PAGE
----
Cira Bartolotti has traveled near and far to achieve a dream.
The Kapolei senior signed with Hawaii on National Letter of Intent Day, but she is far from satisfied.
“It’s motivation and a self-awareness having that motivating you to work harder knowing have (college) next year,” said Bartolotti, who struck out 76 in 80 innings as the Hurricanes’ ace last spring.
In her first season at Kapolei after transferring from Maui, she also clocked a team-high five home runs with 15 RBIs and batted .302. The trend elsewhere in various sports has been for high school athletes to pass up their final season to decrease injury risk.
“Some of my friends have done that in the mainland,” she said. “There’s a high risk for injuries so the players think it’s better to condition and rest instead. But the high school softball in Hawaii is a lot more competitive, a lot more intense. The entire community gets behind the team.”
So Bartolotti continues to work every day, through the summer, fall and winter. Her trusty weapon of choice has been with her for an extended duration.
“I think I’m using the Louisville LXT. It’s purple and teal, 34/23 drop 9,” she says, unsure of how many hits she’s had with it. “I think it mostly depends on the bat brand, I really like Louisville. It’s lasted since sophomore year, and through the summer.”
Like so many elite softball recruits, Bartolotti was extremely busy on the mainland during the summer after sophomore year.
“I played a lot more games. That was the prime of trying to get recruited. We played every single weekend up until the first weekend of August,” she said. “This summer wasn’t so jam packed. We were too old for 16s, so I played in 18s and only in showcase.”
The move from the Valley Isle to the Gathering Place was made with the same quest for opportunities.
“The outer islands don’t have as many travel because of field availability and population. Maui had a couple clubs. One is Lahaina Pearls and one downtown the Maui Titans. I picked up a couple times with the Titans, but I would play with the Pacific Pride and Utah Firecrackers during high school,” Bartolotti said.
On Oahu, there is a summer weekend league. In the peak of summer season on the mainland, teams play more than 20 games in four weeks. With her ability to bring major velocity on the mound, and her power at the plate, Kapolei has a valuable player. At the next level, she might not have that kind of variety.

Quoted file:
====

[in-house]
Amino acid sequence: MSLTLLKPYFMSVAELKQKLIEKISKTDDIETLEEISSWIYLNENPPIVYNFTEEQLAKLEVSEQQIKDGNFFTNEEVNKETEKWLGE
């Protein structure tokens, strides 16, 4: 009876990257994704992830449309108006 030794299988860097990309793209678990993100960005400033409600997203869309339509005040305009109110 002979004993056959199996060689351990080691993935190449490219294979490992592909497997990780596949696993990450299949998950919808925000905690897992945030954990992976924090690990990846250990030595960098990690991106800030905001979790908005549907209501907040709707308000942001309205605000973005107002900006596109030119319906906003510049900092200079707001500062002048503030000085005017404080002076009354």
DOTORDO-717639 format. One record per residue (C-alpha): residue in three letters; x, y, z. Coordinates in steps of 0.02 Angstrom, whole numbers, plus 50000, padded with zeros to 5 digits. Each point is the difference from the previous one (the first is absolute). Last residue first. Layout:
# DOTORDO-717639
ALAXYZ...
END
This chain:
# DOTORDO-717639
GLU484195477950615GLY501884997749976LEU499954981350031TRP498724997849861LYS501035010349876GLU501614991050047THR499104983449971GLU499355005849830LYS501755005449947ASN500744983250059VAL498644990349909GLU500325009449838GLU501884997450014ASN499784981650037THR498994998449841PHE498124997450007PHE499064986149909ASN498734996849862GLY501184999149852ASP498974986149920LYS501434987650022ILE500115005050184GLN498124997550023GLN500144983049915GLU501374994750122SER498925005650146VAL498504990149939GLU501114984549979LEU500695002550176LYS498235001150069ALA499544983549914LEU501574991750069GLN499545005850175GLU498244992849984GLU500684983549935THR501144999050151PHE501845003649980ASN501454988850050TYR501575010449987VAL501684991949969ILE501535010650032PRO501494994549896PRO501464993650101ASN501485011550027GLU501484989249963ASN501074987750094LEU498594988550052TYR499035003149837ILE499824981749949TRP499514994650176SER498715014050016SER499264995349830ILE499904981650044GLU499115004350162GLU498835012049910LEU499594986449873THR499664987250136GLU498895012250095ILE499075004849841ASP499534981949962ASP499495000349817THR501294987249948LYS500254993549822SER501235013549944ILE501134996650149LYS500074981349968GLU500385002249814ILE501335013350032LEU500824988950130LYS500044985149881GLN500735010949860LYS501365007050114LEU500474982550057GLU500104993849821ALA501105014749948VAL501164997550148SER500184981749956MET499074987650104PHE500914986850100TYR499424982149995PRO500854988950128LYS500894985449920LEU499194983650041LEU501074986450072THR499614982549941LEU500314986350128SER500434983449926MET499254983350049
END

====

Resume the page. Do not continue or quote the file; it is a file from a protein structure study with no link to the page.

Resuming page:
“For UH and iD-I, they’re going to focus on one or two skill sets to master, like pitching fundamentals. They’ll recruit someone else whose skill is shortstop. They do have a lot of girls who can switch in and out,” Bartolotti said.
During this offseason, she has worked on the package of pitches she already knows.
“I don’t think I’m going to add any new pitches. It would just be changing little things on pitches I have. Just to make them more controlled. My screwball used to break too much or rise ball was coming too high,” she said.
Her head coach, Keoki Behic, is one of the most experienced pitching teachers around.
“With Coach Keoke, it’s more of refining and zoning in and getting consistency. Fine-tuning the fundamentals and not try to implant anything new,” Bartolotti said.
Kapolei, of course, resides in the hyper-competitive OIA West. The last five D-I state champions hailed from the West: Mililani (2014), Campbell (’15-17) and Leilehua (’18). The Hurricanes will likely go as far as Bartolotti can take them.
“I think we have a lot of returnees and we have upperclassmen, a couple sophomores that are moving up from the JV. I think we’re going to have a pretty good season. The west side has a good group of girls, every single game is going to be a battle,” she said. “I had Maui friends who missed me asking when am I come back. But it’s beneficial to have this kind of competition and it just gets you ready.
The ‘Canes have more depth on the pitching staff now, she added. For now, just days before Thanksgiving, it’s about putting in the daily work. The kind that almost nobody sees. She’s grateful for having a home where everyone has her back.
“My family has made so many sacrifices. It hasn’t always been easy,” she said. “My teammates and past teammates and coaches have supported me and helped me along the way.”
Just my family, the sacrificing they’ve made. It hasn’t always been easy. And my teammates and past teammates and coaches for supporting me and helping me along the way.”